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The Paramount Park project is expected to kick into life in 2014 now the government has ruled out the option of a Thames Crossing on the land earmarked for it.
More than 900 miles away, the south east of Spain is offering a glimpse of things to come.
There was a collective sigh of relief across north Kent when the government announced the Swanscombe Peninsula would not be considered for a new Thames Crossing.
It has cleared the way for the Paramount Park project to press ahead after months of uncertainty triggered when the site was included among three options
for ways to link Kent and Essex.
Set to create more than 27,000 jobs, the £2.3bn park was too precious a development for the Department for Transport to jeopardise.
Public opinion has been gripped by the debate on which route will be chosen – option A next to the current Dartford Crossing, option B in Swanscombe or option C cutting through rural land at Cliffe.
The consultation has received 5,700 responses so far, leading to the scrapping of option B last month.
In a speech in the House of Commons transport minister Robert Goodwell said: “The department’s review of options showed that option B has the weakest case.
“Consultation feedback has additionally shown that option B receives limited support and instead raises serious concerns that it would jeopardise major redevelopment of the Swanscombe Peninsula, a key part of the growth strategy for the Thames Gateway area.
“A number of stakeholders have urged me to discard this option as swiftly as possible.”
Among those breathing a sigh of relief was Kamal Aggarwal, a partner at law firm Thomson Snell & Passmore and head of its Thames Gateway office in the Crossways Business Park, near Dartford.
He said: “It comes as an enormous relief to all those interested in the long-term and sustainable development and regeneration of north Kent.
“Option B would have placed the proposed Paramount Park Resort at Swanscombe at considerable risk. This decision is a very welcome one.”
Dartford MP Gareth Johnson said he was delighted by the government’s decision to rule out building a new crossing on the Swanscombe Peninsula.
He said: “It’s welcome news for local residents and for developers who are keen to make a significant investment in that area.
“The government has recognised the huge potential that exists in Swanscombe and the potential for jobs and the future economic benefits for the Dartford area.
“The Swanscombe Peninsula, right next to the High Speed 1 station at Ebbsfleet, has enormous potential.
“Paramount is very keen to build a theme park on the Swanscombe Peninsula, which would generate significant jobs and revitalise the area. I am really pleased that the announcement will help to facilitate this.”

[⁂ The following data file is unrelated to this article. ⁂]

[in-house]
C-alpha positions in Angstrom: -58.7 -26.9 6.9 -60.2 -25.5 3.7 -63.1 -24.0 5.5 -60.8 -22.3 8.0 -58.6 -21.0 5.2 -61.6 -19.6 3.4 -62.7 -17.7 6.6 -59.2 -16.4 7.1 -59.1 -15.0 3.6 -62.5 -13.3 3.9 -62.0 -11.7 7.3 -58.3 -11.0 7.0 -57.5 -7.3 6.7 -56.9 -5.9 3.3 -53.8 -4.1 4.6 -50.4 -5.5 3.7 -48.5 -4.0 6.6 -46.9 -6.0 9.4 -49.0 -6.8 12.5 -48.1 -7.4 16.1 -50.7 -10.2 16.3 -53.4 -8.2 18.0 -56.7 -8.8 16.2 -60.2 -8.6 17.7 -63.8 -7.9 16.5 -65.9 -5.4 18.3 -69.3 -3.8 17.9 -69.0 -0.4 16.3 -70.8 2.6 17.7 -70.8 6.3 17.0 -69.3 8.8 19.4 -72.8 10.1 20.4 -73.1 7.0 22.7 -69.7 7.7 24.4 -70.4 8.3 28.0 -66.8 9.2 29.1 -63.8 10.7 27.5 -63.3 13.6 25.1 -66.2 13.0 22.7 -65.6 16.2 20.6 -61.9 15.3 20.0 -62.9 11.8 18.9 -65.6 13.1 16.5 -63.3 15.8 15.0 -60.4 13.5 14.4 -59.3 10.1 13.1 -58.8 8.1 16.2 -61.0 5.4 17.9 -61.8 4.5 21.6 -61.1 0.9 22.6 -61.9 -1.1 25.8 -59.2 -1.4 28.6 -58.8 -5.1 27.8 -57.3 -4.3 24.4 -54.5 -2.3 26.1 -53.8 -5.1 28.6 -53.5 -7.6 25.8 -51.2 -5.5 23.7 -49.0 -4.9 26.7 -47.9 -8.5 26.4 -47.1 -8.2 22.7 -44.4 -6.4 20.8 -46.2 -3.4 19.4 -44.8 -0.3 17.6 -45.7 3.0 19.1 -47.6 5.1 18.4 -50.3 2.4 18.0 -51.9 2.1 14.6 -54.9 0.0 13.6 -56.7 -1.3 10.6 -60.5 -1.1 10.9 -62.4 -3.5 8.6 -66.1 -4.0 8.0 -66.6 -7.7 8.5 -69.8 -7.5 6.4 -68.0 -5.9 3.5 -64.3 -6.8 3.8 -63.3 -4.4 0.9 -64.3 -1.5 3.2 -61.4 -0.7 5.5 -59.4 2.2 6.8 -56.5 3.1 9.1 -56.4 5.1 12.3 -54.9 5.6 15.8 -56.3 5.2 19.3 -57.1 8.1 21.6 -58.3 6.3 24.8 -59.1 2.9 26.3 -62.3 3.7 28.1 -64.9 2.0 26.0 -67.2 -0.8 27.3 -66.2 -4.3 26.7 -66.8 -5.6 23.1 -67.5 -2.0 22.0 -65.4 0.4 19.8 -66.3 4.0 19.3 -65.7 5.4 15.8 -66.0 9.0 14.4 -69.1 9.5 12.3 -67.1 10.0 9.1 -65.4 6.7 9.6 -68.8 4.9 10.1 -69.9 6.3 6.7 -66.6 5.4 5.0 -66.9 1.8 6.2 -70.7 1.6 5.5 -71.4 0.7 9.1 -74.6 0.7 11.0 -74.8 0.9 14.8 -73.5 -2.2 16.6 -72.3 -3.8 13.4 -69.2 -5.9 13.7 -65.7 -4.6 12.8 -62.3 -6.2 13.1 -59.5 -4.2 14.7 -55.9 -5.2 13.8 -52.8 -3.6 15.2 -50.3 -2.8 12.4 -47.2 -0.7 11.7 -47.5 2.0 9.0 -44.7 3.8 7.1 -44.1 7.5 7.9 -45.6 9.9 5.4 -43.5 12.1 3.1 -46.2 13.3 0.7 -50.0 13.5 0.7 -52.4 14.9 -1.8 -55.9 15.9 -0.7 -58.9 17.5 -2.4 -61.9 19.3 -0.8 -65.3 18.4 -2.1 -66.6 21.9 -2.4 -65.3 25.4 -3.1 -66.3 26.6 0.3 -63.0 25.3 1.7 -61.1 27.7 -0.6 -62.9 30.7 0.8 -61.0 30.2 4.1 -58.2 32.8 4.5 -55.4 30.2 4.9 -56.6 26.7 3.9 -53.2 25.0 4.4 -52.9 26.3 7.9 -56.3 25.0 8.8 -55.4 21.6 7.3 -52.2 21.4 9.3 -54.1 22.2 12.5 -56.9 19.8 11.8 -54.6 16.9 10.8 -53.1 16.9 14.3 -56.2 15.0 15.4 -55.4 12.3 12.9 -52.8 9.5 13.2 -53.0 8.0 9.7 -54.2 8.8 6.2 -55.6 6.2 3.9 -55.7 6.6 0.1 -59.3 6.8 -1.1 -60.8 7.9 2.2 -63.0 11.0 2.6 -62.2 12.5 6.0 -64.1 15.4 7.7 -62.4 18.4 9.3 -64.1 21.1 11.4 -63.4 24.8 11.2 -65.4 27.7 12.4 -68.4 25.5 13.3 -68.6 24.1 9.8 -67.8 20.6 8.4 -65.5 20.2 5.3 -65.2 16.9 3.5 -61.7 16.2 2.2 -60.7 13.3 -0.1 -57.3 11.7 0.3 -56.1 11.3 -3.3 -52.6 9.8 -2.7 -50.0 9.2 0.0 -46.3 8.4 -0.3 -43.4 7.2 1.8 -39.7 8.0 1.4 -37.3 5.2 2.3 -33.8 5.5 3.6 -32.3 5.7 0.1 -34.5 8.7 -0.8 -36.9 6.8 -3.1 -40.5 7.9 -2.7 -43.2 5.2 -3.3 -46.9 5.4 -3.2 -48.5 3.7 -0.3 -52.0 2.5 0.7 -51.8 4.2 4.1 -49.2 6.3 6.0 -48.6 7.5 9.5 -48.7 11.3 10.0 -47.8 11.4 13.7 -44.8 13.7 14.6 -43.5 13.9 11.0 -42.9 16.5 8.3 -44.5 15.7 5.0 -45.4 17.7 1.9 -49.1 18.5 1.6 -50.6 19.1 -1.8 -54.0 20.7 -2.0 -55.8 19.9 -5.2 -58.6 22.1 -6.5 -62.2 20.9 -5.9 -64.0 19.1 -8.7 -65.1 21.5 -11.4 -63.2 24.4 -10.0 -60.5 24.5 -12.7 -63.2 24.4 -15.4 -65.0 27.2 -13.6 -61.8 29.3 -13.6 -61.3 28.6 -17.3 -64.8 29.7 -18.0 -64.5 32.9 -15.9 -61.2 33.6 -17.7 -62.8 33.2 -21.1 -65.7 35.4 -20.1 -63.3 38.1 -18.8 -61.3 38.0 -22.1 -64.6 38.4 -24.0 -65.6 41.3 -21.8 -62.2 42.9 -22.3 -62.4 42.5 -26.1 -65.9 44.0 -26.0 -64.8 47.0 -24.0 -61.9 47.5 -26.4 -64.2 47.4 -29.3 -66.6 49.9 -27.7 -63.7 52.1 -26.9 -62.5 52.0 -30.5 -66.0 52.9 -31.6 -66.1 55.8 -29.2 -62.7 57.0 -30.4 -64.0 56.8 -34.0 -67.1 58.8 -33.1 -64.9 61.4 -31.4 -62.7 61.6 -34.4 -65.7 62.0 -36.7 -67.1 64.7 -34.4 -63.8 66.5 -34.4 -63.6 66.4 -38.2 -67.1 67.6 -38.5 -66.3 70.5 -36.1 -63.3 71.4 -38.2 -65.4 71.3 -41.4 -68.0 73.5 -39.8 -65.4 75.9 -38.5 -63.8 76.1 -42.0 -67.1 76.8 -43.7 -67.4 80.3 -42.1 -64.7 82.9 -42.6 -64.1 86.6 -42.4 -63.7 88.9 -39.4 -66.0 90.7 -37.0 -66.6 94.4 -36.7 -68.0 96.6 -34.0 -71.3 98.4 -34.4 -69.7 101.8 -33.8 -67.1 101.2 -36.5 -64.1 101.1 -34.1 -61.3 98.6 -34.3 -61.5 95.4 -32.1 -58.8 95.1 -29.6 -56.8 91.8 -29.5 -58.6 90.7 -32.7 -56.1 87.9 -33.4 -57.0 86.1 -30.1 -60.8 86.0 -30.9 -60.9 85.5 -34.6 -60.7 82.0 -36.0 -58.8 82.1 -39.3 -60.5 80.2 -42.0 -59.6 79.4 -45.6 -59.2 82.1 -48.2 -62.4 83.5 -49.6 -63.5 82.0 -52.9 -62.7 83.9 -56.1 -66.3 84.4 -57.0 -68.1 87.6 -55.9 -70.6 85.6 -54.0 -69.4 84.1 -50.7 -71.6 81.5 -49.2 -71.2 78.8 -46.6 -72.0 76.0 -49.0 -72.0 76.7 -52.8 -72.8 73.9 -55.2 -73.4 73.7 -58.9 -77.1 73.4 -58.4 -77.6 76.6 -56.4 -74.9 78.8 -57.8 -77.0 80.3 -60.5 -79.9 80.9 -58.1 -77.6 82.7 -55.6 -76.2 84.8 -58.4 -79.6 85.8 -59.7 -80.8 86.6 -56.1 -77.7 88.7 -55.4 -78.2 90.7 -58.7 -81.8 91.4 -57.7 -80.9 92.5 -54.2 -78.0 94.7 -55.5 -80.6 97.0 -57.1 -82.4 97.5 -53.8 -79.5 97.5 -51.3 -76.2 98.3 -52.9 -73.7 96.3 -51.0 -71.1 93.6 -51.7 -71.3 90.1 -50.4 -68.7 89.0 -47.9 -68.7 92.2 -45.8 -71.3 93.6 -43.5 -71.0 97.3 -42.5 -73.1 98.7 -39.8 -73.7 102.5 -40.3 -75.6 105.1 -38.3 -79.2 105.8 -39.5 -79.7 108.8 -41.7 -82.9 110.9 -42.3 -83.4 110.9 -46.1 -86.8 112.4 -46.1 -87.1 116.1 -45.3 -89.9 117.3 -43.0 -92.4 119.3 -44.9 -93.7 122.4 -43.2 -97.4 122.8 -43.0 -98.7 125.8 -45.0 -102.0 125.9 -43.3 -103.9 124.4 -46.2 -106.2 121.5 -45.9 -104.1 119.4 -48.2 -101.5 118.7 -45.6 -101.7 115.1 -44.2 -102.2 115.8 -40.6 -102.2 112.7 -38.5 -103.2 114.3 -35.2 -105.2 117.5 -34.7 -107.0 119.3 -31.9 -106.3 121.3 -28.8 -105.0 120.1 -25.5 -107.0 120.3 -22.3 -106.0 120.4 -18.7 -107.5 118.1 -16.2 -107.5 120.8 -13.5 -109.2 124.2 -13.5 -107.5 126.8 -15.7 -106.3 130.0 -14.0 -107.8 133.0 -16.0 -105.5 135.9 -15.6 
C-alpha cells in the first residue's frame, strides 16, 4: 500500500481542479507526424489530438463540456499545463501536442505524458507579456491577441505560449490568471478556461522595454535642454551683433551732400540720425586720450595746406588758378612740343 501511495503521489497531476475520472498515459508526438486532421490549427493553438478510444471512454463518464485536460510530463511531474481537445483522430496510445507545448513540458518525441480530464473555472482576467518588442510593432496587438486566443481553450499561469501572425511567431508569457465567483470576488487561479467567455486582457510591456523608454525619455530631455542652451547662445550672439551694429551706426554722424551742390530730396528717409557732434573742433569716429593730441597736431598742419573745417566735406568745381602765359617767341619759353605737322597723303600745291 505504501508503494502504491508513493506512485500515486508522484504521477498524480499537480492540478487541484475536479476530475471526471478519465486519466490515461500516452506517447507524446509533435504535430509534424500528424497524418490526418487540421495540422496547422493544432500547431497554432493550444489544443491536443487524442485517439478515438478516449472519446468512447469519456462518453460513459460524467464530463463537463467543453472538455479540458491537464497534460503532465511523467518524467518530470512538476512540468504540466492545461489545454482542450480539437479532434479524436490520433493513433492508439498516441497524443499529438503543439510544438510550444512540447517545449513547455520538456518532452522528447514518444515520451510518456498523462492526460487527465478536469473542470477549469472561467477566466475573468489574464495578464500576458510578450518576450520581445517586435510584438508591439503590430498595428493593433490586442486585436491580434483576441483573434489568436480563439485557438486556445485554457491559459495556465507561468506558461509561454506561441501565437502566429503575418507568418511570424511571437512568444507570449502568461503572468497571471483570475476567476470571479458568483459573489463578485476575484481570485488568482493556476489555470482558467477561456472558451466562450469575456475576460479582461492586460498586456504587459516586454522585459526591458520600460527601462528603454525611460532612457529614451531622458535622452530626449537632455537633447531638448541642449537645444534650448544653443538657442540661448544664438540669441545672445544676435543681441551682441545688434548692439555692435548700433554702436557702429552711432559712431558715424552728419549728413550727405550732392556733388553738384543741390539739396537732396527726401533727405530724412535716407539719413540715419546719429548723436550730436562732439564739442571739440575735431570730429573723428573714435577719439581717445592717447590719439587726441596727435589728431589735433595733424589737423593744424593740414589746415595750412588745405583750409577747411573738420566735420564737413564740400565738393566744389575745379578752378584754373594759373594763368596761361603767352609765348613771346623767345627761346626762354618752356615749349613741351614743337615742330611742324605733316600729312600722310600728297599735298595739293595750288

With the project clear to press ahead, attention is now focussed on which companies will benefit from the scheme.
The company developing the park for Paramount, London Resort Company Holdings, will be making decisions on who wins construction contracts this year but there is no guarantee any Kent firms will get a cut of the work on the 872-acre site, twice the size of the Olympic Park, once planning permission is inevitably approved.
Project director Tony Sefton said: “We have got people looking at how we procure.
“People say ‘is it going to be employment for local people?’ and I can’t say yes but there isn’t one single firm in the UK which can provide all the construction works we need. We need several.”
For an idea of the shape of things to come, curious bosses in the tourism and construction sectors need look no further than Murcia, where the European version of the theme park is taking shape.
In November, the promoter behind the scheme, Premursa, awarded €72m of construction contracts to two firms.
The highest contract of €52m was awarded to Ferrovial Agromán, the construction division of €7bn-turnover Ferrovial, the owners of Heathrow. The second contract of €20m went to CHM Obras e Infraestructuras, whose headquarters are based about 50 miles away in Alicante.
CHM will be the first on-site this month, improving access roads so that Ferrovial Agromán can begin its work.
As soon as CHM has done its bit, Premursa say up to 4,000 workers could be active on-site at any one time – many of them drawn from the local population.
The park is set to open in the latter stages of 2015, creating 20,000 jobs.
Industry leaders in Kent think small firms should be pushing for a share of the pie when contracts go out for tender.
Constructing Excellence Kent Club founder member Kevin Bush said: “We need a way of making local companies aware of the opportunity coming up and for them to have some clout if they are not big enough to bid on their own.
“There may be an opportunity for someone to act as an intermediary in that respect.
“We need someone to say to a number of smaller companies, ‘do you want to get together to bid for this?’
“For example, Kent has got lots of great architecture firms but none are big enough to take on the Paramount project on their own.
“If you put four or five together, they would have the ability to undertake the design for the project.”
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